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ML Journal

ML Journal

Crafting a Permacrisis-Proof Transformation

Rising above digital, technical, and transformational debt to overcome permanent, on-going crises

Permacrisis challenges require innovation
Address digital debt for meaningful transformation
Cultivate culture, speed, and governance for successful adaptation.   

Enter the era of “permacrisis” – a state of continual, disruptive events resulting in an extended period of instability. Many organizations are currently facing continual disruption regarding digital and technology debts, as well as organization transformation latency. Often, efforts to address these areas have been largely ineffective or continually postponed due to timing, resource, and financial constraints.

Some companies have managed to adopt and implement digital tools for new ways of working. However, COVID-19, shutdowns, wars, inflation, and technology deficits have led to an environment where companies are constantly on edge. If disruption is the wave of the future, how can organizations rise above the deficits to drive a successful permacrisis-proof transformation?

Defining the Challenge

Digital and technology debt broadly refers to the accumulation of a company’s technology work that has been delayed or inadequately addressed with suboptimal, quick-fix solutions. Both elements lead to increased costs, inefficiencies, and risks.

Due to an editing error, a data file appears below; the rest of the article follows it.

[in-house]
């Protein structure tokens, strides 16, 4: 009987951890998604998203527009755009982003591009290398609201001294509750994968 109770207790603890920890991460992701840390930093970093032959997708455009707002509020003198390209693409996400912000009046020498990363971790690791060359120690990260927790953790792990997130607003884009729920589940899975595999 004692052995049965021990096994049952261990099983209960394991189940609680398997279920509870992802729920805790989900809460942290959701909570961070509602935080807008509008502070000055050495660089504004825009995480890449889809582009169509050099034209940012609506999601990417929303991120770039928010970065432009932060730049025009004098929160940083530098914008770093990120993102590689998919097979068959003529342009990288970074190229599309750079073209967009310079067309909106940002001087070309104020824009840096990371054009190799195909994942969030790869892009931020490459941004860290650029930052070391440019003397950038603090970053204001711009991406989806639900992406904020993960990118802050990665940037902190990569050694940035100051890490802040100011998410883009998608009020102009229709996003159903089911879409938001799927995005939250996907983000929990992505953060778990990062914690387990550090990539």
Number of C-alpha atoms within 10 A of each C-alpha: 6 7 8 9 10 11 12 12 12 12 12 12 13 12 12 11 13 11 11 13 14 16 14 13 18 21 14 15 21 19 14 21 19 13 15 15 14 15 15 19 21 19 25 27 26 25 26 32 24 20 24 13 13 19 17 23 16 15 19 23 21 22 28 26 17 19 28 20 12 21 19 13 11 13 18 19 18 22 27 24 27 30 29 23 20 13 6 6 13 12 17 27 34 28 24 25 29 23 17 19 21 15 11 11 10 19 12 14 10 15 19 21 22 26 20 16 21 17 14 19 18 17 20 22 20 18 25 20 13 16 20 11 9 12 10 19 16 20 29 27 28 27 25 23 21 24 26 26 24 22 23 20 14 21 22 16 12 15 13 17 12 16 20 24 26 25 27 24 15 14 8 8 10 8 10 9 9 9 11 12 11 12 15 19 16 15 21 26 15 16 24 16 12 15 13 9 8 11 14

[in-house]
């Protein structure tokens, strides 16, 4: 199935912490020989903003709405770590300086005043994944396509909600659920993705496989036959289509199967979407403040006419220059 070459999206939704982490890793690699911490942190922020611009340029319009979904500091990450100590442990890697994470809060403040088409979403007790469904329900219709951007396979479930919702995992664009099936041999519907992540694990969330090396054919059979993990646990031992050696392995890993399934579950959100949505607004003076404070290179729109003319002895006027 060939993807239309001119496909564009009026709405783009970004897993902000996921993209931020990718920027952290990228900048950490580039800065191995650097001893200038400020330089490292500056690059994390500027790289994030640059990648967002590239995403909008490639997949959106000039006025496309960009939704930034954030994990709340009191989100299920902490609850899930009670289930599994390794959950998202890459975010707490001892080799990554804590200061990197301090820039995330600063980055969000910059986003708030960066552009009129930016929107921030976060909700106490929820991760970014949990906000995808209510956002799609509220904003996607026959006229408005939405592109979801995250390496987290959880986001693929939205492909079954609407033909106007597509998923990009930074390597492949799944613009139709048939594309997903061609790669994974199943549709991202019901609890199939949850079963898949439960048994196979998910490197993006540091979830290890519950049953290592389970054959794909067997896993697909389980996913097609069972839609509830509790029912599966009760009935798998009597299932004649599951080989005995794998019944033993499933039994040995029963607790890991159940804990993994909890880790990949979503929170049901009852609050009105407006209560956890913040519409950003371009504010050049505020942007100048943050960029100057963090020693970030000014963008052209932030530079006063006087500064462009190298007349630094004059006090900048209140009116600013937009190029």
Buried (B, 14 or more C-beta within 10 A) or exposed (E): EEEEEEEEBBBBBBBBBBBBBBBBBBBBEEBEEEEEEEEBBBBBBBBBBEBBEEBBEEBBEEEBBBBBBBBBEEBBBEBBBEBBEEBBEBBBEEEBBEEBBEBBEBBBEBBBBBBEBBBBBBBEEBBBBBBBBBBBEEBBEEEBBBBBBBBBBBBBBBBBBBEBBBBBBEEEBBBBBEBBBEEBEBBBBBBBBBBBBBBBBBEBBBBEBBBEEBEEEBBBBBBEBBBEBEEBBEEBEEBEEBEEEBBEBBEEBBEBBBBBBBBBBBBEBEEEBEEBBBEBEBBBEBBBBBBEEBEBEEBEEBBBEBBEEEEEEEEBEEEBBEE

Digital and technology debt causes vary, but often result from large technology efforts which, although planned, analyzed, and evaluated, are ultimately shelved or delayed due to resourcing and financial issues. Other debts can accumulate as interim solutions are built and persist as meaningful technology investments are delayed.

Part of the hidden cost of digital and technology debt is the parallel transformation debt resulting from inaction. By working around legacy technologies, organizations maintain ineffective processes, poorly structured organizations, and high operational costs.

“By working around legacy technologies, organizations maintain ineffective processes, poorly structured organizations, and high operational costs”


With continued disruption and a focus on near-term thinking, companies will continue to accumulate technology and transformation debt. The answer is to adopt a new mindset with the link between transformation and digital and technology debt at the forefront. Evaluating the overall latency within an organization improves the understanding of the need to do something new, expands ownership across the entire leadership team, and enhances the desire to actively reduce accumulated debt. It also requires a prioritization of human factors and innovation at the heart of the solution.

A New Path Forward

Managing digital and technology debt and transformation strategies through permacrisis requires a wholistic strategic view with immediate innovation enablers and strong governance to create momentum and initiate the change journey. By integrating these methods, companies can address the dual deficit of digital and technology in a more meaningful, effective way. This new approach encompasses the following focus areas:

  1. Develop a dual-speed strategy to address short-term issues while enabling long-term development
    The very nature of digital, technology, and transformational debt comes from focusing too much on near-term solutions at the expense of long-term development needs. When the permacrisis issue of the moment occurs, for example the continued war in Ukraine and impact on material costs, it is routine to ignore the important long-term needs to deliver an urgent response. Leaders can ensure that their vision and ambitions allow for long-term development by incorporating this into their planning using an agile mindset and approach. This enables organizations to move forward with immediacy while maintaining a vision and roadmap for future development.